# Bstick

The bstick calculator returns the Kolmogorov-Smirnov test statistic for the comparison of observed rank-abundance data to a fitted broken stick distribution and the critical values for α equal to 0.01 or 0.05. This calculator can be used in the summary.single, collect.single, and rarefaction.single commands.

$S_i=\frac{N}{S_{obs}} \sum_{n=i}^{S_{obs}}\frac{1}{n}$

where,

$$S_i$$ = number of individuals in the ith OTU

$$N$$ = the total number of individuals

$$S_{obs}$$ = total number of observed OTUs

Open the file 98_lt_phylip_amazon.fn.sabund generated using the Amazonian dataset with the following commands:

mothur > read.dist(phylip=98_lt_phylip_amazon.dist, cutoff=0.10)
mothur > cluster()


The 98_lt_phylip_amazon.fn.sabund file is also outputted to the terminal window when the cluster() command is executed:

unique 2   94  2
0.00   2   92  3
0.01   2   88  5
0.02   4   84  2   2   1
0.03   4   75  6   1   2
0.04   4   69  9   1   2
0.05   4   55  13  3   2
0.06   4   48  14  2   4
0.07   4   44  16  2   4
0.08   7   35  17  3   2   1   0   1
0.09   7   35  14  3   3   0   0   2
0.10   7   34  13  3   2   0   0   3


The first column is the label for the OTU definition and the second column is an integer indicating the number of sequences in the dominant OTU. The numbers in the subsequent columns indicate the number of singletons, doubletons, etc. Here we will calculate the expected number of individuals in each OTU based on the broken stick distribution:

$S_i=\frac{98}{55} \sum_{n=i}^{55}\frac{1}{n}$

OTU Rank Indiv. Obs. Expected Cum. Obs. Cum. Exp. Difference ———- ————- ———- ———– ———– ———— 1 7 8.18 7 8.18 1.18 2 7 6.40 14 14.59 0.59 3 7 5.51 21 20.10 0.90 4 4 4.92 25 25.02 0.02 5 4 4.47 29 29.49 0.49 6 3 4.12 32 33.61 1.61 7 3 3.82 35 37.43 2.43 8 3 3.56 38 40.99 2.99 9 2 3.34 40 44.33 4.33 10 2 3.14 42 47.48 5.48 11 2 2.97 44 50.45 6.45 12 2 2.80 46 53.25 7.25 13 2 2.66 48 55.90 7.90 14 2 2.52 50 58.42 8.42 15 2 2.39 52 60.81 8.81 16 2 2.27 54 63.09 9.09 17 2 2.16 56 65.25 9.25 18 2 2.06 58 67.30 9.30 19 2 1.96 60 69.26 9.26 20 2 1.86 62 71.13 9.13 21 2 1.77 64 72.90 8.90 22 1 1.69 65 74.59 9.59 23 1 1.61 66 76.20 10.20 24 1 1.53 67 77.73 10.73 25 1 1.46 68 79.19 11.19 26 1 1.39 69 80.57 11.57 27 1 1.32 70 81.89 11.89 28 1 1.25 71 83.14 12.14 29 1 1.19 72 84.33 12.33 30 1 1.13 73 85.45 12.45 31 1 1.07 74 86.52 12.52 32 1 1.01 75 87.53 12.53 33 1 0.95 76 88.48 12.48 34 1 0.90 77 89.38 12.38 35 1 0.85 78 90.23 12.23 36 1 0.80 79 91.03 12.03 37 1 0.75 80 91.77 11.77 38 1 0.70 81 92.47 11.47 39 1 0.65 82 93.12 11.12 40 1 0.61 83 93.73 10.73 41 1 0.56 84 94.29 10.29 42 1 0.52 85 94.81 9.81 43 1 0.48 86 95.28 9.28 44 1 0.43 87 95.72 8.72 45 1 0.39 88 96.11 8.11 46 1 0.35 89 96.47 7.47 47 1 0.32 90 96.78 6.78 48 1 0.28 91 97.06 6.06 49 1 0.24 92 97.30 5.30 50 1 0.20 93 97.50 4.50 51 1 0.17 94 97.67 3.67 52 1 0.13 95 97.80 2.80 53 1 0.10 96 97.90 1.90 54 1 0.07 97 97.97 0.97 55 1 0.03 98 98.00 0.00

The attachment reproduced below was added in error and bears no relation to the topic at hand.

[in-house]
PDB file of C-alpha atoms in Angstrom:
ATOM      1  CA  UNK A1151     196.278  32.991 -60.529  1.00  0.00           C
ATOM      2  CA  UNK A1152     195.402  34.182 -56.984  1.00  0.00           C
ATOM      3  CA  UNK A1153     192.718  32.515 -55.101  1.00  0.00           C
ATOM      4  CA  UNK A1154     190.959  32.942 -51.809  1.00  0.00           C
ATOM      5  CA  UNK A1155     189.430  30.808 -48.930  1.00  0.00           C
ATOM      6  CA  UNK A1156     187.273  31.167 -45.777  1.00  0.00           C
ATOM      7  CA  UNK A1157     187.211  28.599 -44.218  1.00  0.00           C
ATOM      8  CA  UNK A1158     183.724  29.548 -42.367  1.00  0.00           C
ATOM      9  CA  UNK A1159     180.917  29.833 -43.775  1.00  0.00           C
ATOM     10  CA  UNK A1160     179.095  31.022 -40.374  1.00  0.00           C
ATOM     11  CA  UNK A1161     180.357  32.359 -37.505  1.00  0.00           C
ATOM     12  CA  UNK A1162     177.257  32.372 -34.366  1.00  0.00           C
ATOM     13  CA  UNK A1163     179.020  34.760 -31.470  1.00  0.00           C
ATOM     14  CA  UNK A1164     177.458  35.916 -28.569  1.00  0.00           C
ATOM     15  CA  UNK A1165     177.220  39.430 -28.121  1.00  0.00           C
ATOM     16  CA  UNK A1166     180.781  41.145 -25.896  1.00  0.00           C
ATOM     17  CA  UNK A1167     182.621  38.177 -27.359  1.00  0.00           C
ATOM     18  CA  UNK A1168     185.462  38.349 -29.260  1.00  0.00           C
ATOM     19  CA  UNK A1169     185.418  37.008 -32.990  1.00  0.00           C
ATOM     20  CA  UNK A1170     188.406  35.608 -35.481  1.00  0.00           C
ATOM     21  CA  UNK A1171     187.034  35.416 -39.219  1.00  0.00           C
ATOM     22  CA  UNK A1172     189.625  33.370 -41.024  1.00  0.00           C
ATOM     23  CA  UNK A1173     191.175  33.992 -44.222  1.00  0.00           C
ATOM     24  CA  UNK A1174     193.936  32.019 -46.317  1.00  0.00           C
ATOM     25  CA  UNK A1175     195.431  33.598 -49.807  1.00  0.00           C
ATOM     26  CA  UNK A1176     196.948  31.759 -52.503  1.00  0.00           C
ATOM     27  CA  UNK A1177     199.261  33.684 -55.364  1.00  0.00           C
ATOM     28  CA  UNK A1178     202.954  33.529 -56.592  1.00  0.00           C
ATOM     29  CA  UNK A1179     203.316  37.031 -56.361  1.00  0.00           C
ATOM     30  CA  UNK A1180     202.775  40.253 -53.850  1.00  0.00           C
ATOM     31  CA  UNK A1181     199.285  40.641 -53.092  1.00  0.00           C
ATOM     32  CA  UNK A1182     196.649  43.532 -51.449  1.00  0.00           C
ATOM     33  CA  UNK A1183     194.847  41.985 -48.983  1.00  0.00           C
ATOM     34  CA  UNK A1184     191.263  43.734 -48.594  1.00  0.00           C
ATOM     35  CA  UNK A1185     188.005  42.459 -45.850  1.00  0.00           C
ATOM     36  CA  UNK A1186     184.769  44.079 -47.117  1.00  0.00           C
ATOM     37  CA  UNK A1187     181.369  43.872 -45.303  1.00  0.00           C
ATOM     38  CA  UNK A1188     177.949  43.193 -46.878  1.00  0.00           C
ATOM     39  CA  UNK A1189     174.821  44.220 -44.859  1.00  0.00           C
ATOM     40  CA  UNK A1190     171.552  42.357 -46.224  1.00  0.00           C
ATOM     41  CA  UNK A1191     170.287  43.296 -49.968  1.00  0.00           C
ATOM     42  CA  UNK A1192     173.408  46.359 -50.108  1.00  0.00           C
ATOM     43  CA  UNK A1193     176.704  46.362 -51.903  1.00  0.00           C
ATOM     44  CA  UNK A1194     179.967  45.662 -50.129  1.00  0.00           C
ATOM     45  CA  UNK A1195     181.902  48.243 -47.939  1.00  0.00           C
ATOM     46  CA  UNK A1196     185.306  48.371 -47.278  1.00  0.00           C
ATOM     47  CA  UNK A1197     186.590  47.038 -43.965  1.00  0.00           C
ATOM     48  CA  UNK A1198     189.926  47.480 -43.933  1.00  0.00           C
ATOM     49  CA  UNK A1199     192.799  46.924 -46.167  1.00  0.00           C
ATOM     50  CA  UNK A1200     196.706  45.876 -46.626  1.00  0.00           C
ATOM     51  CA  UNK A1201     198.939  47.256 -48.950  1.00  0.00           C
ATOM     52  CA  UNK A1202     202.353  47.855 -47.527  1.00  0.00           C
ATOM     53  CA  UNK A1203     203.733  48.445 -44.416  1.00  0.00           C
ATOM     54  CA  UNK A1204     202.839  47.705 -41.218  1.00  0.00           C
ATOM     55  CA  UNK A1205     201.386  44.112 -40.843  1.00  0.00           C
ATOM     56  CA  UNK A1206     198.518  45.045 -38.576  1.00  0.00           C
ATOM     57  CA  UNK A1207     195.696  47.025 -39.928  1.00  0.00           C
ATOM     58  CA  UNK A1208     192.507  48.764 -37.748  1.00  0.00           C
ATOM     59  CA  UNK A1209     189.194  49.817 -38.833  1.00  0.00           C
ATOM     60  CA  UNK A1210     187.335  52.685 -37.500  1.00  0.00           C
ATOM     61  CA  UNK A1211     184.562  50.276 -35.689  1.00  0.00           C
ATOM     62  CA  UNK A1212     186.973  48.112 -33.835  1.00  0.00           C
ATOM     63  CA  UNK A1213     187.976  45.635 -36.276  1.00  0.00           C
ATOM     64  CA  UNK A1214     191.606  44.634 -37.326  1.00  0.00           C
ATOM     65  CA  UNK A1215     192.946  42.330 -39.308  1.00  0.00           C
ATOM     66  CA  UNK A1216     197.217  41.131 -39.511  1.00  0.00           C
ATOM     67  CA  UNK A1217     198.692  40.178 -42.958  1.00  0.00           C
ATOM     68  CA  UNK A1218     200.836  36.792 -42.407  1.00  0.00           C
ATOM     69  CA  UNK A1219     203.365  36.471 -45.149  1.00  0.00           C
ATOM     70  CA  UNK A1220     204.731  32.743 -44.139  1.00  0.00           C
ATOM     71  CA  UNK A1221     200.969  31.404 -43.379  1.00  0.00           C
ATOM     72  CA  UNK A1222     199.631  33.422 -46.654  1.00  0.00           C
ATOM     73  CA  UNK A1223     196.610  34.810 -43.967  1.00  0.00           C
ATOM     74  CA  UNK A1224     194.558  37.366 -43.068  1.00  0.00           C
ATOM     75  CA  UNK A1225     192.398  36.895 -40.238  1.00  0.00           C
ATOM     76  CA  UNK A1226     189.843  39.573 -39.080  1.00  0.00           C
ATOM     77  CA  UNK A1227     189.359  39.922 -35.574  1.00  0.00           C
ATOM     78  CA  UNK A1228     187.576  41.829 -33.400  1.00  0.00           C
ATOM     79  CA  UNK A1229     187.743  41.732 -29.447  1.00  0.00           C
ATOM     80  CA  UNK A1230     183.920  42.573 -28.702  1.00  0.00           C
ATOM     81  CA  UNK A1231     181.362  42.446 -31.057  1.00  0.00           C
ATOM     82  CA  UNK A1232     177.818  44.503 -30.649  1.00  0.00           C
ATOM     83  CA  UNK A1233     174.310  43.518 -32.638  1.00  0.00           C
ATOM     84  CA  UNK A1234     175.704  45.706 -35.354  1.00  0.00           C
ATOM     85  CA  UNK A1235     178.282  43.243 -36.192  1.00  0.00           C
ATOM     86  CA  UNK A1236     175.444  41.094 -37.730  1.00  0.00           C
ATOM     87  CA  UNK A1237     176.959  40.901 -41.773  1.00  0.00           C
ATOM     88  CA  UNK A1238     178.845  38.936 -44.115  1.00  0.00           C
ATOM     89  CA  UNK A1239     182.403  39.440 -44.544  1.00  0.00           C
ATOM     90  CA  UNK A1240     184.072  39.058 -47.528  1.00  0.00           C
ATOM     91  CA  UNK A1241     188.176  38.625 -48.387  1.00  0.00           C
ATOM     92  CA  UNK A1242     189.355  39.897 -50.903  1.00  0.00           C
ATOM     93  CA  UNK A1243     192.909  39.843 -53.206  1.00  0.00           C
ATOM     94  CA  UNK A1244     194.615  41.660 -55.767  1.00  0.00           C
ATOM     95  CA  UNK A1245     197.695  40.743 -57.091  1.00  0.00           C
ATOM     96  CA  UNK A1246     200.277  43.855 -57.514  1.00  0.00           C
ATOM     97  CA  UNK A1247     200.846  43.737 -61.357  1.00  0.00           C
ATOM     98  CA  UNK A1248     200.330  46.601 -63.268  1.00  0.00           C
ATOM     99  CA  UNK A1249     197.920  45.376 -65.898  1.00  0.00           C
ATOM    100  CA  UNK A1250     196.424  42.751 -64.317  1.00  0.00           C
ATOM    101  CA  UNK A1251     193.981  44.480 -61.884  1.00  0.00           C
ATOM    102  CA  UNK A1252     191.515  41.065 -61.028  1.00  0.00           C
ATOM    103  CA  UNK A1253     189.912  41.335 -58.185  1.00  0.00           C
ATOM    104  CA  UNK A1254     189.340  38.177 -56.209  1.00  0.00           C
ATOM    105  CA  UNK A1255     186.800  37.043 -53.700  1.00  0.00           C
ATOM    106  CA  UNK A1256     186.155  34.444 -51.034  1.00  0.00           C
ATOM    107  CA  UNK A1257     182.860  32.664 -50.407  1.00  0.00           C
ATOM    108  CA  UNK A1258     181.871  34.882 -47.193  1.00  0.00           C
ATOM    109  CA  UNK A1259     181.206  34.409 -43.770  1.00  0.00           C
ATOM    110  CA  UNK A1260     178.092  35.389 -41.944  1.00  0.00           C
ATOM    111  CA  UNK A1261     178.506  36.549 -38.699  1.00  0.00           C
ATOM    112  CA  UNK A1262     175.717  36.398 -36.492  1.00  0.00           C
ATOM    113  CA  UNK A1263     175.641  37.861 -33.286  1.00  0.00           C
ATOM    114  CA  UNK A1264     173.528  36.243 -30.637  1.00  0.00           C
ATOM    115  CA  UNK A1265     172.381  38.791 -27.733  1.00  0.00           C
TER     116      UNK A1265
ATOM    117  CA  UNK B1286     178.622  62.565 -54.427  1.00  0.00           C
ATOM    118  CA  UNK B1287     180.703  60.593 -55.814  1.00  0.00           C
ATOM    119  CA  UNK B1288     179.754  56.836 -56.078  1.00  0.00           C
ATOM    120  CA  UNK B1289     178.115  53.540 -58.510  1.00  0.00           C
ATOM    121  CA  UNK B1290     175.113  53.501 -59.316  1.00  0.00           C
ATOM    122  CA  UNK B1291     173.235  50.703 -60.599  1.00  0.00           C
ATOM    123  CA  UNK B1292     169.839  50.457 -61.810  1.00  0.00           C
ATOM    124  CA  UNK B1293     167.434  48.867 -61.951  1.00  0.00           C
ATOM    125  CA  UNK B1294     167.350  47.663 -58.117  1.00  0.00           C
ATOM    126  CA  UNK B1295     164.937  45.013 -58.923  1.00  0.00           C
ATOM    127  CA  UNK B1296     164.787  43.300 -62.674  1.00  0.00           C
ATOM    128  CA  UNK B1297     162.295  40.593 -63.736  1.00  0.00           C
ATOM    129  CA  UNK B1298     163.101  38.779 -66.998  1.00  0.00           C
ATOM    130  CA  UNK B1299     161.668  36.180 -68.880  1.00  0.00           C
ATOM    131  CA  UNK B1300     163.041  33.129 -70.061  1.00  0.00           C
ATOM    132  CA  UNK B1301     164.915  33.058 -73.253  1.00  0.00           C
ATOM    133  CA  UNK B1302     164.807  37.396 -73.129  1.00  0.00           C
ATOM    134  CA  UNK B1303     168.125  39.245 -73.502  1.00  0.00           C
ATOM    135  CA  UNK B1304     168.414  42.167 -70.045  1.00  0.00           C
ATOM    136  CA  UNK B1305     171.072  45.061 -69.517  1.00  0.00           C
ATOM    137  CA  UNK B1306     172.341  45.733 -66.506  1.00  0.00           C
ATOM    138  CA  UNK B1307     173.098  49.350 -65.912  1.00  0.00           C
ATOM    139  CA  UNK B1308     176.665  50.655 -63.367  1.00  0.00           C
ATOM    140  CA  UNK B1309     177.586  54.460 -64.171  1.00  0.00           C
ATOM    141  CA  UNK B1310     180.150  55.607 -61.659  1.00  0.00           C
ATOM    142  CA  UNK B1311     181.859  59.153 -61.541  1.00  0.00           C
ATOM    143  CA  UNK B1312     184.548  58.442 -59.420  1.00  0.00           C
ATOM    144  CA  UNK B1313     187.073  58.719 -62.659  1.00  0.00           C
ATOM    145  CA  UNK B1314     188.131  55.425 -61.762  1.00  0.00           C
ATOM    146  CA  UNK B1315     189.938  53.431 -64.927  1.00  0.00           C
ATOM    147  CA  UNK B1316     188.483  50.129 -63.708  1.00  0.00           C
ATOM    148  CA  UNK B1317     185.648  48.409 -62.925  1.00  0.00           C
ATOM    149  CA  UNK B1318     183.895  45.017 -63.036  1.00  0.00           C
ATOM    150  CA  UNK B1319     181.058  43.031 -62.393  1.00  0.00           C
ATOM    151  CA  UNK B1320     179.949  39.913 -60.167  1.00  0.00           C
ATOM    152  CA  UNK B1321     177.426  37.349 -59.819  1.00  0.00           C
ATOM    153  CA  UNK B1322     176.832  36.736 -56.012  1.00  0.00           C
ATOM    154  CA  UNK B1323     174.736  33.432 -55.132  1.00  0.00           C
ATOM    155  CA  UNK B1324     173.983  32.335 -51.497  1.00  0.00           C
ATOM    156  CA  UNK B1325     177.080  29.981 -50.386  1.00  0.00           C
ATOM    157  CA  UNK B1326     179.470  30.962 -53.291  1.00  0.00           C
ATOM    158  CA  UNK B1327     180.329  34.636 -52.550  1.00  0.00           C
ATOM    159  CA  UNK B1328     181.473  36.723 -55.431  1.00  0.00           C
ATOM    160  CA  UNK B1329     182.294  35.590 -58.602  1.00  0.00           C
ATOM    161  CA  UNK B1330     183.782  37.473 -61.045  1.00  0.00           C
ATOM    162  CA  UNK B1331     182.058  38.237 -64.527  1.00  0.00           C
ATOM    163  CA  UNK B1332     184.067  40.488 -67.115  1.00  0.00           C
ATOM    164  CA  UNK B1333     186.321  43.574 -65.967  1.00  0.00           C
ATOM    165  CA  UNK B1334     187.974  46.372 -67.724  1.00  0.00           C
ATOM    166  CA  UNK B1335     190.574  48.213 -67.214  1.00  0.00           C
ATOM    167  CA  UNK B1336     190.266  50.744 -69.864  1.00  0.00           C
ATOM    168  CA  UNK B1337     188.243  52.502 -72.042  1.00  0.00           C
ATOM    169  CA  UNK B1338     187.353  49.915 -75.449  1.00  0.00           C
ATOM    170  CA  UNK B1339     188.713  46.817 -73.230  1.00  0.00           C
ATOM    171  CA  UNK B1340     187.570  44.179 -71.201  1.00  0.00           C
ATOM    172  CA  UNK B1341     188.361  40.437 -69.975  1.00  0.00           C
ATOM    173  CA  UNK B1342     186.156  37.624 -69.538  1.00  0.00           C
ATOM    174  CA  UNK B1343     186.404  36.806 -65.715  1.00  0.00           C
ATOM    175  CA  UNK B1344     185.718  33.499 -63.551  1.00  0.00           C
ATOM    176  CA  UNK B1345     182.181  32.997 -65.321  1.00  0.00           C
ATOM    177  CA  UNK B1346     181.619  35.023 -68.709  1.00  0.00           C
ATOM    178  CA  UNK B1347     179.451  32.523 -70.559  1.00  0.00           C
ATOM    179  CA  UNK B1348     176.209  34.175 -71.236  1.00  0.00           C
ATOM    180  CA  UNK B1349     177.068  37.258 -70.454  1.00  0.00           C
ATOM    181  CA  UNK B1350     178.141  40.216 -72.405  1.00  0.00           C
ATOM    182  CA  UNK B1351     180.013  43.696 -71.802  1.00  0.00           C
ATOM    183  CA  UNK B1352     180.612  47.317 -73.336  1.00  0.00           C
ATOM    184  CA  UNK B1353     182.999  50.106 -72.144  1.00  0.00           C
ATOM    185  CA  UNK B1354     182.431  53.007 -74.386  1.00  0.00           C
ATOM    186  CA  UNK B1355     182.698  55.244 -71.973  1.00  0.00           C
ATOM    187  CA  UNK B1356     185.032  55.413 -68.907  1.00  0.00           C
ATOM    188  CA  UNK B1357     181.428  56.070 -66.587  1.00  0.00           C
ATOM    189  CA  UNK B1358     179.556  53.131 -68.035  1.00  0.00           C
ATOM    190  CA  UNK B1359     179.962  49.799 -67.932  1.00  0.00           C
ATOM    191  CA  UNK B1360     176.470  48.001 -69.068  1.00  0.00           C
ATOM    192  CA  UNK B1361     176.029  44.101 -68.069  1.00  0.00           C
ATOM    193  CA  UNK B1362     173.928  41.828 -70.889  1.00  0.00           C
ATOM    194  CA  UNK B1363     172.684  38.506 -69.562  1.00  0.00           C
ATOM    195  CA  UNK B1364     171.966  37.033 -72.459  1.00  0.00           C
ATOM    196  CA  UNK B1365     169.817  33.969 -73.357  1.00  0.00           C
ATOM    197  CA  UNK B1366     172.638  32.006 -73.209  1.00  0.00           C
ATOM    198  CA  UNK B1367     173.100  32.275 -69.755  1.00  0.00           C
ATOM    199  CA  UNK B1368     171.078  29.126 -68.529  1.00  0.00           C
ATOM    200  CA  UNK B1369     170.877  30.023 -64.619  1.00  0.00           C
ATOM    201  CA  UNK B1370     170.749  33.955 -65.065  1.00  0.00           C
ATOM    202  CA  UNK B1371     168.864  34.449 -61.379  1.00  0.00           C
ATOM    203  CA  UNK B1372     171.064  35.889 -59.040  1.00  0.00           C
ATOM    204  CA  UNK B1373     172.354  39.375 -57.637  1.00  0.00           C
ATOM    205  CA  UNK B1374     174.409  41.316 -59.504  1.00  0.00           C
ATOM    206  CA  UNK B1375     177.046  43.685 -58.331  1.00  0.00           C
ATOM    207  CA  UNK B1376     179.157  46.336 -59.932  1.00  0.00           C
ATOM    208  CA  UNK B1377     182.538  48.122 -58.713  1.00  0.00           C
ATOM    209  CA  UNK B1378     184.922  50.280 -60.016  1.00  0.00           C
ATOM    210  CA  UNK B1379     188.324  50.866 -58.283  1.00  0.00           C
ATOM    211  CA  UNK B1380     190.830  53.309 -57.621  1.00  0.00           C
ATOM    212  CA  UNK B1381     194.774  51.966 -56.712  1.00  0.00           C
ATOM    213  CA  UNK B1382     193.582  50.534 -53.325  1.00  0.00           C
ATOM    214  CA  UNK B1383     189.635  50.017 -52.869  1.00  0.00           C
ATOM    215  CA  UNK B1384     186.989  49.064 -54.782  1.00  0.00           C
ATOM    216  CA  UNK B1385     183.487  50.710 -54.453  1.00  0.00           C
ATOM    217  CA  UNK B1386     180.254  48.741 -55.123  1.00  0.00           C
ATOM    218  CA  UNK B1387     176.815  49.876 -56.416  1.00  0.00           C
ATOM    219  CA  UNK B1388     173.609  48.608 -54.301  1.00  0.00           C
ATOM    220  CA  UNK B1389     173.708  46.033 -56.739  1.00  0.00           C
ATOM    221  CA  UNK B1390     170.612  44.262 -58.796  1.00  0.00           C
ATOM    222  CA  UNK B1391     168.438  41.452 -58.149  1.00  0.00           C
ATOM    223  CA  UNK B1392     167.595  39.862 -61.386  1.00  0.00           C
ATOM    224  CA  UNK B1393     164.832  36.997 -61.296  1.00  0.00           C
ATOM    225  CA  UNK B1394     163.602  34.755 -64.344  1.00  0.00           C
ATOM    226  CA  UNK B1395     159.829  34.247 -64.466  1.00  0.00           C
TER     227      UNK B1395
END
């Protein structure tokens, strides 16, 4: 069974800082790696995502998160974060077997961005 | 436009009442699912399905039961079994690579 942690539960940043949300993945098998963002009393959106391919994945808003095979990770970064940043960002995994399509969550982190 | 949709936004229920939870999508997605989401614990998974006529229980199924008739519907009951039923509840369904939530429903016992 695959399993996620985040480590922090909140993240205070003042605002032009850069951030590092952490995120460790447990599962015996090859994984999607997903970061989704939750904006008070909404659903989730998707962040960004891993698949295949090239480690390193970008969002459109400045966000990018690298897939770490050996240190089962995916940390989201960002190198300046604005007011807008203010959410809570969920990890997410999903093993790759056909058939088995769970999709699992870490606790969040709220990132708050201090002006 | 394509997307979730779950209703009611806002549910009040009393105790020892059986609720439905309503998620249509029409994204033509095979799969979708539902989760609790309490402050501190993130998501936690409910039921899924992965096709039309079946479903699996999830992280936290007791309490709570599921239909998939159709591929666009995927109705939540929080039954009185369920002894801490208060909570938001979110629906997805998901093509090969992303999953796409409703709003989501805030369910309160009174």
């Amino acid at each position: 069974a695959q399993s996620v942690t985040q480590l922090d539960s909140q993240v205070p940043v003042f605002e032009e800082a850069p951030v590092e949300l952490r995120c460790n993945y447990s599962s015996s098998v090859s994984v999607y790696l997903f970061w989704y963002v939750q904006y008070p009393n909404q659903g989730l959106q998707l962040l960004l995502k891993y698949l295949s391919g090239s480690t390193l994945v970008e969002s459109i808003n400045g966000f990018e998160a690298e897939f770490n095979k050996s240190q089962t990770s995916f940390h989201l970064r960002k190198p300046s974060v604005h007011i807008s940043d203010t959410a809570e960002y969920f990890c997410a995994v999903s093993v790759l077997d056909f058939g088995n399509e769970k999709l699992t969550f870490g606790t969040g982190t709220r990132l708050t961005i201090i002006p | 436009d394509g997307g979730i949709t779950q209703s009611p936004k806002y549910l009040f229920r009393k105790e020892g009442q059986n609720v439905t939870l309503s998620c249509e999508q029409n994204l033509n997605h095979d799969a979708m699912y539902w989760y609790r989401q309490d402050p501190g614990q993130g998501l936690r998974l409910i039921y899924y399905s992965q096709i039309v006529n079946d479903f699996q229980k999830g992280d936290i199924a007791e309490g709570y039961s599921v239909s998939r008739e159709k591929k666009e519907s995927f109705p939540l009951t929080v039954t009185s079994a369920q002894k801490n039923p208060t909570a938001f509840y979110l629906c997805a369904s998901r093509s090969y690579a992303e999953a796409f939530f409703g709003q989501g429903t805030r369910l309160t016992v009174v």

To determine whether the broken stick describes the distribution of individuals among OTUs as we observed, we will use the Kolmogorov-Smirnov test statistic ($$D_{max}$$). The statistic is the maximum difference between the cumulative observed and expected values (i.e. 12.53) divided by the total number of individuals observed (i.e. 98). So for this case the value was 0.1279. To test this statistic we can calculate the critical value for α=0.05 as

0.886{ {math|{ {radical|Sobs}}}}{=mediawiki} or 0.1195 and α=0.01 as

1.031{ {math|{ {radical|Sobs}}}}{=mediawiki} or 0.1390. Because our calculated value falls between the two critical values we are confident (0.01<P<0.05) that the observed and expected values are significantly different. Thus, we can reject the hypothesis that the observed data follows the broken stick distribution.

Running...

mothur > summary.single(calc=bstick)


...and opening 98_lt_phylip_amazon.fn.summary gives:

label  bstick      bstick_lci  bstick_hci
unique 0.351821    0.090427    0.105226
0.00   0.345455    0.090902    0.105778
0.01   0.332841    0.091874    0.106910
0.02   0.308102    0.093916    0.109286
0.03   0.278116    0.096671    0.112491
0.04   0.260635    0.098444    0.114556
0.05   0.216118    0.103698    0.120669
0.06   0.189863    0.107443    0.125027
0.07   0.179733    0.109059    0.126907
0.08   0.145906    0.115347    0.134225
0.09   0.136796    0.117354    0.136559
0.10   0.127853    0.119468    0.139020 <---


In this table the data in the column “bstick” are the calculated statistic value, those in column “bstick_lci” are the critical values for α=0.01, and those in column “bstick_hci” are the critical values for α=0.05. These are the same values that we found above for a cutoff of 0.10.